25 July 2015

It's Time for SFM!

The day is almost here - the SF Marathon is tomorrow! I'm extremely excited now that the weekend has come and I've been to the expo. I didn't make it this far last year and dropped to the half due to injury, so I feel like I've been waiting to run this marathon for way too long.


As you may know, I'm an ambassador for this race and it was my very first half marathon ever in 2009. It was also my first 5K in 2005, before I can even say I was a runner. It's about time I run the main event! I loved picking up the marathon color bib and the marathon color shirt, not to mention my 52.4 club sweatshirt. Now I get to go out there tomorrow to earn it.

Loving the red shirts for the marathon.

All four of the events have sold out this year too, which I'm not sure they have in the past. That's pretty cool.


Kevin and I went to the expo on Friday night and then enjoyed dinner at Off the Grid, the food truck event near Fort Mason. Aside from the crazy parking situation, having the expo co-located with Off the Grid was awesome. We had pork skewers and garlic noodles from An the Go, a Vietnamese Fusion truck, and then I continued to carb load with one of the biggest sprinkle donuts ever.

Johnny Doughnuts is awesome.

Because we went to the expo on Friday, we could relax on Saturday and sleep in. It's been great, we should do it this way more often. Soon we'll be heading to Sophia's wedding to celebrate and then to SF for the night.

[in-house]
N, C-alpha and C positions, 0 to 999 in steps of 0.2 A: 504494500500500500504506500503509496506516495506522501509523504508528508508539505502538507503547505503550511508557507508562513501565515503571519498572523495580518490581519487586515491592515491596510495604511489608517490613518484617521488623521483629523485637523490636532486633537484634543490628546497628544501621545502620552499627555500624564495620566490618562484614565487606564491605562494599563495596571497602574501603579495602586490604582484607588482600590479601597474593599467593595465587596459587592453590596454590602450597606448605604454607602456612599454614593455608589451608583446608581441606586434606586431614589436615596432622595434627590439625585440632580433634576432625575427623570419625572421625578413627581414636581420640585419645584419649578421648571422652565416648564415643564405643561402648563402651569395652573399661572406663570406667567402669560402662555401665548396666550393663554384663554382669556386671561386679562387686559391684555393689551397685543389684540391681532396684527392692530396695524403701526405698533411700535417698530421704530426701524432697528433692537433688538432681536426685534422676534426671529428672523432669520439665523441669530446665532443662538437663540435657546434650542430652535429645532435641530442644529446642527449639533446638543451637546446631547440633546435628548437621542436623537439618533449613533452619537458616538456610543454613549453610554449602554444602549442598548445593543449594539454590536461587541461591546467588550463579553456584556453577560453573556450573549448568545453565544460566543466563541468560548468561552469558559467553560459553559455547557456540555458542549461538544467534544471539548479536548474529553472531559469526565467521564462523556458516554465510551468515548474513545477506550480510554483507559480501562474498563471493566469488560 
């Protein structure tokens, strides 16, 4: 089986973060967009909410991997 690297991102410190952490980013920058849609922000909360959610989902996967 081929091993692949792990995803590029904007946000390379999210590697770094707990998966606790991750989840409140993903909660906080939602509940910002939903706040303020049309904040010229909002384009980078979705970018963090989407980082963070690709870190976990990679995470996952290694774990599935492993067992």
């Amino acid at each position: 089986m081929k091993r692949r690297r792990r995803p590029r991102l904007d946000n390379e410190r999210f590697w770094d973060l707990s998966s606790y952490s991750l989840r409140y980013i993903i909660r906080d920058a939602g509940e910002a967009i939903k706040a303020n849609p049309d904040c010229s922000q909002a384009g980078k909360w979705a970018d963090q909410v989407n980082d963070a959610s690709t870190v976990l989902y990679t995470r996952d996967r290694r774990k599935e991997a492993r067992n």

But first, you should see the other awesome swag we picked up at the expo. SF knows how to do it right, yes?


Happy running and racing this weekend to all!

20 July 2015

Pacifica 30K Race Recap

My previous post mentioned running the Golden Gate 30K on July 11, but the weekend took an unexpected turn and I missed that event. We woke up on Saturday to a very sick kitty and made a trip to the vet instead. I'm happy to say after a week of worrying about her, Willow is going to be fine. She had an ulcer and bacterial infection that made her sick; luckily she did not have lymphoma as they thought she might based on early tests. We are so relieved! You could say I'm very attached to that little cat.

Guilty of photographing Willow at the vet with her little bandage. Such a sweetie.

Back to running. I was a sad about missing the 30K and even more sad about leaving poor Willow at the vet alone, so I went looking for other weekend trail runs in the area. The Bay Area has a ton, and we found a Sunday 30K in Pacifica that we were able to sign up for last minute. (A huge thank you to the PCTR race director for replying to me on Saturday afternoon and letting us know they had spots left!)